Recorded Venturing Hills Farm, Luskville, Quebec, Canada Dec 29th & 30th , 2008
Peter Hum is well known jazz critic and a mainstay of the Canadian jazz community. His reporting and thoughtful reviews have graced the pages of the Ottawa Citizen since 1990 and his blog http://communities.canada.com/ottawacitizen/blogs/jazzblog/default.aspx is a constant source of where to find cogent and insightful reviews on the latest cd releases. So it was with more than passing interest to me when I received a copy of his debut album
“A Boy’s Journey”. The album joins Peter with some fine young Canadian musicians playing all Hum penned compositions.
It is an auspicious maiden voyage for Hum, who has crafted some fine straight ahead songs that have merit and are played with grace and passion. My personal favorite is the catchy “Take The High Road” with its fine dual horn front line of tenor man Kenji Omae
and the alto saxophone of
Nathan Cepelinski. The two demonstrate that Canada has no shortage of vibrant new voices on horn. Ceplinski is particularly melodic and fluent. Hum, for his part, is a reluctant soloist playing back seat on this and most of the other songs on the cd. He seems content to feature his carefully crafted compositions rather than his own piano voice.
The easy swinging “New Toy” features a nice walking bass line by
Alec Walkington, no pun intended, and captures the feel of the classic Blue Note front lines, repeating the main theme in tandem. Hum’s piano solo has a Nelson Riddle kind of tinkle to it, with the song reminding me of Riddle's work on Route 66. Omae’s tenor is selective and smooth.
The ruminative “La tendresse, s.v.p. ” is a short ballad that features Hum’s more pensive side.
“Big Lou” is an interesting modern piece with an ostinato bass line that finds Cepelinski on soprano (or is that melodica) and Hum on electric piano. The piece shows promise, but it comes off a little awkward in execution to my ears. Cepelinksi’s foray on soprano starts off light and airy, but then loses me again halfway through his solo. Walkington and drummer Ted Warren carry this one.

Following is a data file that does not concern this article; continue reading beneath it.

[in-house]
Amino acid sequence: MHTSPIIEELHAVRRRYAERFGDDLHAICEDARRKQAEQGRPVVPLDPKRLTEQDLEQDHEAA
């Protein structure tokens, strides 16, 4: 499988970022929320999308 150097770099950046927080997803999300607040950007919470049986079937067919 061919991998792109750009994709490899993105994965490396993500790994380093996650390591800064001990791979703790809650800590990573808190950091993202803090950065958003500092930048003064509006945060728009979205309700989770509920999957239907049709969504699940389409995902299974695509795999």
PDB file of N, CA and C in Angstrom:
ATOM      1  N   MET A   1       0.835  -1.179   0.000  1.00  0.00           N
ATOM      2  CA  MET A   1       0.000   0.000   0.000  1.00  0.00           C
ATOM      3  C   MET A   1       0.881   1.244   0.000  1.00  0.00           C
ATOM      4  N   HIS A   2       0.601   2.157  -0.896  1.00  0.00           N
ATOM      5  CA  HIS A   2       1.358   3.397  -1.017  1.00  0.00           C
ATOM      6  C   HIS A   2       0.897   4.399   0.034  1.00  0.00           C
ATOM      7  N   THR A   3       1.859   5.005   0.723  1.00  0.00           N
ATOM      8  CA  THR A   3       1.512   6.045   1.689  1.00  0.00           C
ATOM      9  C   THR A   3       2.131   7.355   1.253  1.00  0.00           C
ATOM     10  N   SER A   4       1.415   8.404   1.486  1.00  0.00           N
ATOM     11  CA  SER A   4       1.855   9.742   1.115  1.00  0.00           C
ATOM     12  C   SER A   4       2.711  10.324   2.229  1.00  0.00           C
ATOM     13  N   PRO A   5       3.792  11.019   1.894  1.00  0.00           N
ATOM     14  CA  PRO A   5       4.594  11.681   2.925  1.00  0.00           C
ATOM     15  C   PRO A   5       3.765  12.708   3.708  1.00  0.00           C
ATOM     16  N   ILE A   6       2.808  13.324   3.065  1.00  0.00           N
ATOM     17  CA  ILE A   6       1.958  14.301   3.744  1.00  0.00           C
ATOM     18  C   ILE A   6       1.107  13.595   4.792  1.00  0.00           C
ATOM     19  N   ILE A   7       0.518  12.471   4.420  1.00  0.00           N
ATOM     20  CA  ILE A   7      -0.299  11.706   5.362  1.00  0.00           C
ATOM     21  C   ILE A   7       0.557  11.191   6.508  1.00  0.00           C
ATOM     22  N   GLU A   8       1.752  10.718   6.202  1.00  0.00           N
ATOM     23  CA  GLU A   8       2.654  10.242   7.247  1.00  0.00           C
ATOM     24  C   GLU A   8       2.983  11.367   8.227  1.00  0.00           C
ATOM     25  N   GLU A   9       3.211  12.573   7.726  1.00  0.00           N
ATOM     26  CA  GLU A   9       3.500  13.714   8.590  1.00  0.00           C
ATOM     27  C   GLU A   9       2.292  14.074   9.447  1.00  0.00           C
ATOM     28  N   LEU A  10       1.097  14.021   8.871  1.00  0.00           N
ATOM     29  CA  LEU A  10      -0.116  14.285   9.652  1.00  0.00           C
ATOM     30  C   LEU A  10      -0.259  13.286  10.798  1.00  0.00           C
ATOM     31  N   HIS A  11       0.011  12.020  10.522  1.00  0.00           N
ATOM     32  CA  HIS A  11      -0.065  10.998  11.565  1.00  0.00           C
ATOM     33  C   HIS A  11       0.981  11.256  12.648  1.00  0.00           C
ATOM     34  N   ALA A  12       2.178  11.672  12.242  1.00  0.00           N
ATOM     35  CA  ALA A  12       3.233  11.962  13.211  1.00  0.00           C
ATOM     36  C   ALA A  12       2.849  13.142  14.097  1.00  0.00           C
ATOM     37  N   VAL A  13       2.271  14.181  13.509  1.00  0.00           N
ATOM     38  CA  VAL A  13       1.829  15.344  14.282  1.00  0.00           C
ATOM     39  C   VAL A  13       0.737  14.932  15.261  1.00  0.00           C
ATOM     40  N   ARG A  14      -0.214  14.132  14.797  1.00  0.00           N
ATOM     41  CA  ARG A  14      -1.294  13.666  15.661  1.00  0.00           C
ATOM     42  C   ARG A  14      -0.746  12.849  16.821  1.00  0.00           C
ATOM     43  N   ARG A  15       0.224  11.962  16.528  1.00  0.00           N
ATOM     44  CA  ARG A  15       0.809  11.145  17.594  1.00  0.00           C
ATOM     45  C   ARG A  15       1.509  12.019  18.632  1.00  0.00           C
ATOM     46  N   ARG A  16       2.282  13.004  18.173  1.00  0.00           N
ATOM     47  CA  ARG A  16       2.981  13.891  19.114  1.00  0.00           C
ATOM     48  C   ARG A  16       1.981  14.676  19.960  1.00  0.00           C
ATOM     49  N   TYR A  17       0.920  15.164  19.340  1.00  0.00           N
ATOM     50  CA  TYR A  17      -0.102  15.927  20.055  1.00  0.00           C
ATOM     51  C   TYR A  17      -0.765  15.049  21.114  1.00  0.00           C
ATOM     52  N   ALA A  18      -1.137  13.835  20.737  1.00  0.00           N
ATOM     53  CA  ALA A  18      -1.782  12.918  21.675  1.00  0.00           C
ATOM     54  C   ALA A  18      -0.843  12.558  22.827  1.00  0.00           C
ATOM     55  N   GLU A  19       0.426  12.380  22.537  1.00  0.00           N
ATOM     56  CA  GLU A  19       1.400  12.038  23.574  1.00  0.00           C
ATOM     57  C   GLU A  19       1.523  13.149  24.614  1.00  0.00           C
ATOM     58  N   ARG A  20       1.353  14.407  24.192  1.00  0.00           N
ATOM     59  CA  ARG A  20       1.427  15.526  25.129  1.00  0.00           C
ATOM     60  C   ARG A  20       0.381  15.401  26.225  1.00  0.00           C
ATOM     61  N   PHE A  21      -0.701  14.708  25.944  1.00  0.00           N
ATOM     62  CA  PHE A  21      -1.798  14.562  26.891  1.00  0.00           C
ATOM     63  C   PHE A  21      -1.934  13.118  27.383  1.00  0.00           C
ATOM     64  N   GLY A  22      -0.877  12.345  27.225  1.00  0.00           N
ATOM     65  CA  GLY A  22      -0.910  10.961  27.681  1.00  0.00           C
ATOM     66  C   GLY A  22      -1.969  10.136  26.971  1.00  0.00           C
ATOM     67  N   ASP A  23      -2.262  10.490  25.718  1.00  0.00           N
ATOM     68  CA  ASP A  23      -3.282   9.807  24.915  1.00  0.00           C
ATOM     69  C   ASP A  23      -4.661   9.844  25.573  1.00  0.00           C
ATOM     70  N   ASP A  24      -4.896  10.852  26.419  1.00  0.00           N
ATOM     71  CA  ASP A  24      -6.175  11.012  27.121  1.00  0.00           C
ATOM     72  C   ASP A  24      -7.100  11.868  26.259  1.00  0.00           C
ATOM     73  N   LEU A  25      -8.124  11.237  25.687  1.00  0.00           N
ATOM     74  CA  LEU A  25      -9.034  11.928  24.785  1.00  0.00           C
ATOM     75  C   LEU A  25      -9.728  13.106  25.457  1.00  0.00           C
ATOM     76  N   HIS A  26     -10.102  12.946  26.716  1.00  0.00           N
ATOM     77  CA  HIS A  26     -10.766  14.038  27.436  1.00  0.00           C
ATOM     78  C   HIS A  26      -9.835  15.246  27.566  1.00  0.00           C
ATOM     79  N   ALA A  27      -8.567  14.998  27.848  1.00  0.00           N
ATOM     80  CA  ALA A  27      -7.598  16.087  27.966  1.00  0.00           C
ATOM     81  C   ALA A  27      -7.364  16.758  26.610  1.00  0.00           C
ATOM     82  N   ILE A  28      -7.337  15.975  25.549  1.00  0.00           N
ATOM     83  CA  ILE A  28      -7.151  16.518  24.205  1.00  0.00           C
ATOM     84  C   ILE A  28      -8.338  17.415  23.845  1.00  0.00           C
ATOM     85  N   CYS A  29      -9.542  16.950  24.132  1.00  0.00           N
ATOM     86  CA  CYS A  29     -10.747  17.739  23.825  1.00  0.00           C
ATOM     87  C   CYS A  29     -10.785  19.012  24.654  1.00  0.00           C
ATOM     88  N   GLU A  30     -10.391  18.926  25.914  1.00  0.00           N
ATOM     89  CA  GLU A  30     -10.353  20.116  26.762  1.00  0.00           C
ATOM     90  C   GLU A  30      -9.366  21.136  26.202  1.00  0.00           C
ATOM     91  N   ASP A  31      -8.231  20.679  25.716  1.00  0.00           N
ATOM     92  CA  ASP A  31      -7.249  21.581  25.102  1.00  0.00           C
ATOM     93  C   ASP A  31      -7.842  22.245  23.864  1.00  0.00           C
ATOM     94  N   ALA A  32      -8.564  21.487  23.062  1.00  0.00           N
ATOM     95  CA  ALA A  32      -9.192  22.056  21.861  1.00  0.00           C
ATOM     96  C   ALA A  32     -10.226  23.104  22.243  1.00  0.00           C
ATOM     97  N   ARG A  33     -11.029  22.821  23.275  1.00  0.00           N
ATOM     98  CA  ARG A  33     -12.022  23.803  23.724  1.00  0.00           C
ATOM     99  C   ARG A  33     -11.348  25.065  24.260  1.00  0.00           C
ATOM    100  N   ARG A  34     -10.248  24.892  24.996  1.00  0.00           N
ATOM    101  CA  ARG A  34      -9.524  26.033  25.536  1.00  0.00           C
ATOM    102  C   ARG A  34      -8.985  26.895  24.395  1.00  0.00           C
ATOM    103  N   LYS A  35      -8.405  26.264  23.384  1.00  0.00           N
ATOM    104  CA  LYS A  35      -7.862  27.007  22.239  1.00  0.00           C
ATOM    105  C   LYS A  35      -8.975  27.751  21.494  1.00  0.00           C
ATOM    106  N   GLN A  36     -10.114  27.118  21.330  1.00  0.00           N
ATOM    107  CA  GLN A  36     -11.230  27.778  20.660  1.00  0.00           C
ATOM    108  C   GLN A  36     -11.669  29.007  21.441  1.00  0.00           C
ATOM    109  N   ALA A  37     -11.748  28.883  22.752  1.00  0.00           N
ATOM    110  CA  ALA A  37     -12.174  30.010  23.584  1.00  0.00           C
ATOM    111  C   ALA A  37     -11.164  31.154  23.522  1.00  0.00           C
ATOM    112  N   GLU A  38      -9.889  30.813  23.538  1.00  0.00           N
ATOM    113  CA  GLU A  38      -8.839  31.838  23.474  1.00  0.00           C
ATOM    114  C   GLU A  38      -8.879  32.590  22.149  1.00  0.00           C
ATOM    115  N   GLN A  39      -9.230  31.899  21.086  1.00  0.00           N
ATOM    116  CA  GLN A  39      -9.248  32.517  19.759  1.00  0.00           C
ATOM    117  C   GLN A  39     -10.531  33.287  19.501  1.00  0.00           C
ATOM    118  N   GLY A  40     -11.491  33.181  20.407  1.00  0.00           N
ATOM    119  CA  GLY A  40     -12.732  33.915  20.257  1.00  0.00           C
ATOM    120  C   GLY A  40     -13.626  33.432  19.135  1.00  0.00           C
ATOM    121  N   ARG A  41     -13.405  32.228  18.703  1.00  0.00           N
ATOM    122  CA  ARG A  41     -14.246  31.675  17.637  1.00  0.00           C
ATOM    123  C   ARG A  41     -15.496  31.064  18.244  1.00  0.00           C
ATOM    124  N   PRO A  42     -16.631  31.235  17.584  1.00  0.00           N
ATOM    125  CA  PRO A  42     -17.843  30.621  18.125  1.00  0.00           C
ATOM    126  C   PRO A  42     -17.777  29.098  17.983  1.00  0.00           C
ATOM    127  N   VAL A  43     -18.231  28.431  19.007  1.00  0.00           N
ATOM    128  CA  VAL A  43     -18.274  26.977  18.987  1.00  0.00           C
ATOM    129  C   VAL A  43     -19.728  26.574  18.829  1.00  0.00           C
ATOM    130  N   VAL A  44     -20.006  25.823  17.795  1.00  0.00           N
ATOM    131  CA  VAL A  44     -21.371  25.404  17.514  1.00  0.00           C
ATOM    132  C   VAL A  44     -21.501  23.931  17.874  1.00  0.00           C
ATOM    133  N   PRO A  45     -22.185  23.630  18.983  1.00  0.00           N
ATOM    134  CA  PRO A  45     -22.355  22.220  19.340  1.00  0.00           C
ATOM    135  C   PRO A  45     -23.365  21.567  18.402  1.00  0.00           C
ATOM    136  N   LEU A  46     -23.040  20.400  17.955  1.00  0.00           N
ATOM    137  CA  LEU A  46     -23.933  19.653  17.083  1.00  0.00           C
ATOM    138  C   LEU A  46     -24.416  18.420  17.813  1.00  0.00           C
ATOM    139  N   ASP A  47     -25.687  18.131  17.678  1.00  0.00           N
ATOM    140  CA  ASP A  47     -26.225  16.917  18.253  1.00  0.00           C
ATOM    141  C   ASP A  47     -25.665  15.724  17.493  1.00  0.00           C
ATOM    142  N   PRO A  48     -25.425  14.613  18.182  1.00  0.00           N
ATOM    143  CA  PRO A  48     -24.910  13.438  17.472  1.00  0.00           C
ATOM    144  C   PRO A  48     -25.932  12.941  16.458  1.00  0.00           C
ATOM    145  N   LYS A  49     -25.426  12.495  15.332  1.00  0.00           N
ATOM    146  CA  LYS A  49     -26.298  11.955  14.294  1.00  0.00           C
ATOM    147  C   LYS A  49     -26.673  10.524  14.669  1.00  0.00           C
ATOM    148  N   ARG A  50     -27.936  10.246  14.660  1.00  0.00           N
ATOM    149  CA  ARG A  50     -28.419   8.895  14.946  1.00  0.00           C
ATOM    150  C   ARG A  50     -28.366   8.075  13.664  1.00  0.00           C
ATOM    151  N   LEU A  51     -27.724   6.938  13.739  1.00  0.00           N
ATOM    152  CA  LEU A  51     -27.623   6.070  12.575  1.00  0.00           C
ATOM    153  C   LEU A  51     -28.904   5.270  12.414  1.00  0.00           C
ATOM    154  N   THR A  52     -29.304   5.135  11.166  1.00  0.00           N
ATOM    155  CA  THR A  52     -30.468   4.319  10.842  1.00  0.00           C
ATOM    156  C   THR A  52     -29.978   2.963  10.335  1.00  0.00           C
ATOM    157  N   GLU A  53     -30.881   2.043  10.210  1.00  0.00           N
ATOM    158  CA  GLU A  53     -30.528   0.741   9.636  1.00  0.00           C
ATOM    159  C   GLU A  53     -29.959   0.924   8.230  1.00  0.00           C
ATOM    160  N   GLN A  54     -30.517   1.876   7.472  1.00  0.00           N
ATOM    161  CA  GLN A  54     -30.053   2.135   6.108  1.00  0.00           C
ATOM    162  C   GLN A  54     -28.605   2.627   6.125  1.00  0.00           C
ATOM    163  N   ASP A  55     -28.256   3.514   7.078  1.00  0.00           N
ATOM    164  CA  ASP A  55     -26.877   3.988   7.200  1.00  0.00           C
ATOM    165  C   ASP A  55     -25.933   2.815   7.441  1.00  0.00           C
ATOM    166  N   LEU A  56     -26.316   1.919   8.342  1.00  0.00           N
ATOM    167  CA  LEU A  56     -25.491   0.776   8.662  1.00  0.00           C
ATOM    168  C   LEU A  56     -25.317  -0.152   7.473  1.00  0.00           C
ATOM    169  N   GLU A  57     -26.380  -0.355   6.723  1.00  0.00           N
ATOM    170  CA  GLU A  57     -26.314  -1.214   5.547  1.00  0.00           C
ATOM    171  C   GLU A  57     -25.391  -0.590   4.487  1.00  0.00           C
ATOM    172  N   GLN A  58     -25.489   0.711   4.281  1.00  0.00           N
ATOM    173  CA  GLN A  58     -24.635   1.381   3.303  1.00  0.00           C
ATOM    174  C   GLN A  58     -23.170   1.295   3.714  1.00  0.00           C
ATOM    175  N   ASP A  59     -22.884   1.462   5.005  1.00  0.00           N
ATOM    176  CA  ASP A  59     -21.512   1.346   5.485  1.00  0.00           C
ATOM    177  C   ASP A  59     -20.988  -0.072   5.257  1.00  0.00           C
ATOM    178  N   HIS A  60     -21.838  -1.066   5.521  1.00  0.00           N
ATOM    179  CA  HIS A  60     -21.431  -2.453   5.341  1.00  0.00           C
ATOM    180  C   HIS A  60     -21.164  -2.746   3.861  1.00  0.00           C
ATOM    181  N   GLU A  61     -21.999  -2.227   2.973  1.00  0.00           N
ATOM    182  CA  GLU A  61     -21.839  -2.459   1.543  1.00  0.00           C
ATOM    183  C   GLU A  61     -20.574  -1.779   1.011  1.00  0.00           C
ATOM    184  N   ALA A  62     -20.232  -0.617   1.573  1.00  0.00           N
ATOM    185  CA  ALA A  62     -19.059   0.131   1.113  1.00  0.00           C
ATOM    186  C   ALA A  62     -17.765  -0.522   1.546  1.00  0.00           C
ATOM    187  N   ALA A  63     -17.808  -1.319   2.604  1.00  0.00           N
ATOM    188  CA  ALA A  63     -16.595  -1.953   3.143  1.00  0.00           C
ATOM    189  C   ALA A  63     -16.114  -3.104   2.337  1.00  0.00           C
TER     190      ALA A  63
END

On “Midway”, Hum’s approach is more classical, playing repeating lines that create the format to allow the two saxophonists space to engage in conversation, as Warren crashes his cymbals behind.
“Sojourner’s Truth” offers a funky electric piano sound that is augmented by the front line horns. Omae’s muscular tenor finds its soul on this one. Cepelinski chooses a more deliberately probing solo on alto, with some nice moments as he explores the psyche of the rhythm.
“C.G.” is another straight ahead bounce that intertwines soprano and tenor behind Hum’s comping piano lines. Cepelinski’s soprano solo is lithe and liquid. Hum, inspired by his saxman’s solo, is at his most free swinging here. Walkington easily switches from syncopated to walking bass lines and Warren’s crisp drum breaks are clean and sharp.
On the album’s title tune “A Boy’s Journey” Peter Hum is at his most lyrical. The gentle duet interplay between Cepelinski and Hum is perhaps at its most intuitive. Omae’s tenor is restrained and wistful, occasionally breaking into passionate cries. The piece probably best demonstrates Hum’s budding compositional flare.
“Unagi” is driven by a repeating electric piano line, but is mostly a blowing session for Cepelinski’s on alto, Hum’s electric piano solo, Omae’s tenor and eventually a drum solo by Warren.
“Three Wishes” starts off with a metronomic bass that sets the stage before it changes to more of a driving line. Hum sails away on piano as Warren and Walkington push the paces in double time. Cepelinski squeals as Warren bashes his skins into submission before. Omae enters the fray a little unconvincingly. Warren plays a rolling tom solo, accented by shimmering cymbals. The composition wanders a bit before it settles back into its driving groove, eventually ending in a quiet coda.
Peter Hum is an astute critic of the music. His debut album, “ A Boy’s Journey”, while at times uneven, demonstrates that he is on his way to being a creative compositional talent as well.
Musicians: Peter Hum (piano & composer); Kenji Omae (tenor saxophone); Nathan Cepelinski (alto & soprano saxophones); Alec Walkington (bass), Ted Warren (drums).
(Looks like my previous comment didn't "take." I thought Google once responded to a Yahoo password, but maybe it's now the opposite.) This is a fresh take on the well-established (and overused) quintet ensemble formula established by Silver, Blakey, the Adderleys, etc. Trying to think of musicians who are also critics doesn't produce a lot of results, possibly because musicians are so heavily involved in the challenges of making music, staying competitively in the game, woodshedding instead of writing, etc. But I'd say Billy Taylor and Wynton Marsalis qualify. And the prolific Leonard Feather ("Encyclopedia of Jazz") was occasionally songwriter and pianist on sessions. SamReplyDelete